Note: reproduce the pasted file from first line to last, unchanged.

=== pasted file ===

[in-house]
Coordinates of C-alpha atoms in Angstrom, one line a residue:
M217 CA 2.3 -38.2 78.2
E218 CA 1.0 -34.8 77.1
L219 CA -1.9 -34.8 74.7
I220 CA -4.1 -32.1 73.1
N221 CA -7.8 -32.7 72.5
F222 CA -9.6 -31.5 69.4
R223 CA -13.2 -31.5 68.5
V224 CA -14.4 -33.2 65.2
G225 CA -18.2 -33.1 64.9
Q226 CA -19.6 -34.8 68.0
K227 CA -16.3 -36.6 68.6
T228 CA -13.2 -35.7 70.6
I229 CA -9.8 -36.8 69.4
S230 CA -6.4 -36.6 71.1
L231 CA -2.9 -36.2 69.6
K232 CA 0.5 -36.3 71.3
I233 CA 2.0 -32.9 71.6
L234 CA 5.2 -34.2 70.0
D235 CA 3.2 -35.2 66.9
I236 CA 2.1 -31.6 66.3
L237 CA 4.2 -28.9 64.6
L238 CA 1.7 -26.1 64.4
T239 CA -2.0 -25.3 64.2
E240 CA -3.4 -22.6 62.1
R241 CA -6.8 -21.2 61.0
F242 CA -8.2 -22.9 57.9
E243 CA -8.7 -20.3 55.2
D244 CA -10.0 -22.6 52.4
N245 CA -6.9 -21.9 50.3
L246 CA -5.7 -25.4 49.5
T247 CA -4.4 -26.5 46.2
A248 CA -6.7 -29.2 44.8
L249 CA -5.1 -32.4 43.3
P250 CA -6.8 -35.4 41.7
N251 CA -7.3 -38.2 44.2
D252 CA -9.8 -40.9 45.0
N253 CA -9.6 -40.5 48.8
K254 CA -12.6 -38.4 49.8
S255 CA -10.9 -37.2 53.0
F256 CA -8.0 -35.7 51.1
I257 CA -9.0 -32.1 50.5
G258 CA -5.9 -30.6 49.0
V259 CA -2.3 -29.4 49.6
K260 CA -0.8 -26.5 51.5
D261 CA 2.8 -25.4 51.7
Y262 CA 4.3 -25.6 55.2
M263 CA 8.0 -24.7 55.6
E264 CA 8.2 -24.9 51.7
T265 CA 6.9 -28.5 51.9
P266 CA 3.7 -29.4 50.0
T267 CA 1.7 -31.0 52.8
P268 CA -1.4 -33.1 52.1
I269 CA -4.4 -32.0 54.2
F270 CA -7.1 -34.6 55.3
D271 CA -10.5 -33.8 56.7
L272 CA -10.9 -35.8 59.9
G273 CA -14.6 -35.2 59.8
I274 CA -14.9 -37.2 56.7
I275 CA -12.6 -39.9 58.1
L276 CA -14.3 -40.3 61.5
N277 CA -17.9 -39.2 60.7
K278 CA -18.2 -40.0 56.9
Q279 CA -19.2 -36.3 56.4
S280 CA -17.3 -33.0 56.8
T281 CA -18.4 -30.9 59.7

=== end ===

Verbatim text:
[in-house]
Coordinates of C-alpha atoms in Angstrom, one line a residue:
M217 CA 2.3 -38.2 78.2
E218 CA 1.0 -34.8 77.1
L219 CA -1.9 -34.8 74.7
I220 CA -4.1 -32.1 73.1
N221 CA -7.8 -32.7 72.5
F222 CA -9.6 -31.5 69.4
R223 CA -13.2 -31.5 68.5
V224 CA -14.4 -33.2 65.2
G225 CA -18.2 -33.1 64.9
Q226 CA -19.6 -34.8 68.0
K227 CA -16.3 -36.6 68.6
T228 CA -13.2 -35.7 70.6
I229 CA -9.8 -36.8 69.4
S230 CA -6.4 -36.6 71.1
L231 CA -2.9 -36.2 69.6
K232 CA 0.5 -36.3 71.3
I233 CA 2.0 -32.9 71.6
L234 CA 5.2 -34.2 70.0
D235 CA 3.2 -35.2 66.9
I236 CA 2.1 -31.6 66.3
L237 CA 4.2 -28.9 64.6
L238 CA 1.7 -26.1 64.4
T239 CA -2.0 -25.3 64.2
E240 CA -3.4 -22.6 62.1
R241 CA -6.8 -21.2 61.0
F242 CA -8.2 -22.9 57.9
E243 CA -8.7 -20.3 55.2
D244 CA -10.0 -22.6 52.4
N245 CA -6.9 -21.9 50.3
L246 CA -5.7 -25.4 49.5
T247 CA -4.4 -26.5 46.2
A248 CA -6.7 -29.2 44.8
L249 CA -5.1 -32.4 43.3
P250 CA -6.8 -35.4 41.7
N251 CA -7.3 -38.2 44.2
D252 CA -9.8 -40.9 45.0
N253 CA -9.6 -40.5 48.8
K254 CA -12.6 -38.4 49.8
S255 CA -10.9 -37.2 53.0
F256 CA -8.0 -35.7 51.1
I257 CA -9.0 -32.1 50.5
G258 CA -5.9 -30.6 49.0
V259 CA -2.3 -29.4 49.6
K260 CA -0.8 -26.5 51.5
D261 CA 2.8 -25.4 51.7
Y262 CA 4.3 -25.6 55.2
M263 CA 8.0 -24.7 55.6
E264 CA 8.2 -24.9 51.7
T265 CA 6.9 -28.5 51.9
P266 CA 3.7 -29.4 50.0
T267 CA 1.7 -31.0 52.8
P268 CA -1.4 -33.1 52.1
I269 CA -4.4 -32.0 54.2
F270 CA -7.1 -34.6 55.3
D271 CA -10.5 -33.8 56.7
L272 CA -10.9 -35.8 59.9
G273 CA -14.6 -35.2 59.8
I274 CA -14.9 -37.2 56.7
I275 CA -12.6 -39.9 58.1
L276 CA -14.3 -40.3 61.5
N277 CA -17.9 -39.2 60.7
K278 CA -18.2 -40.0 56.9
Q279 CA -19.2 -36.3 56.4
S280 CA -17.3 -33.0 56.8
T281 CA -18.4 -30.9 59.7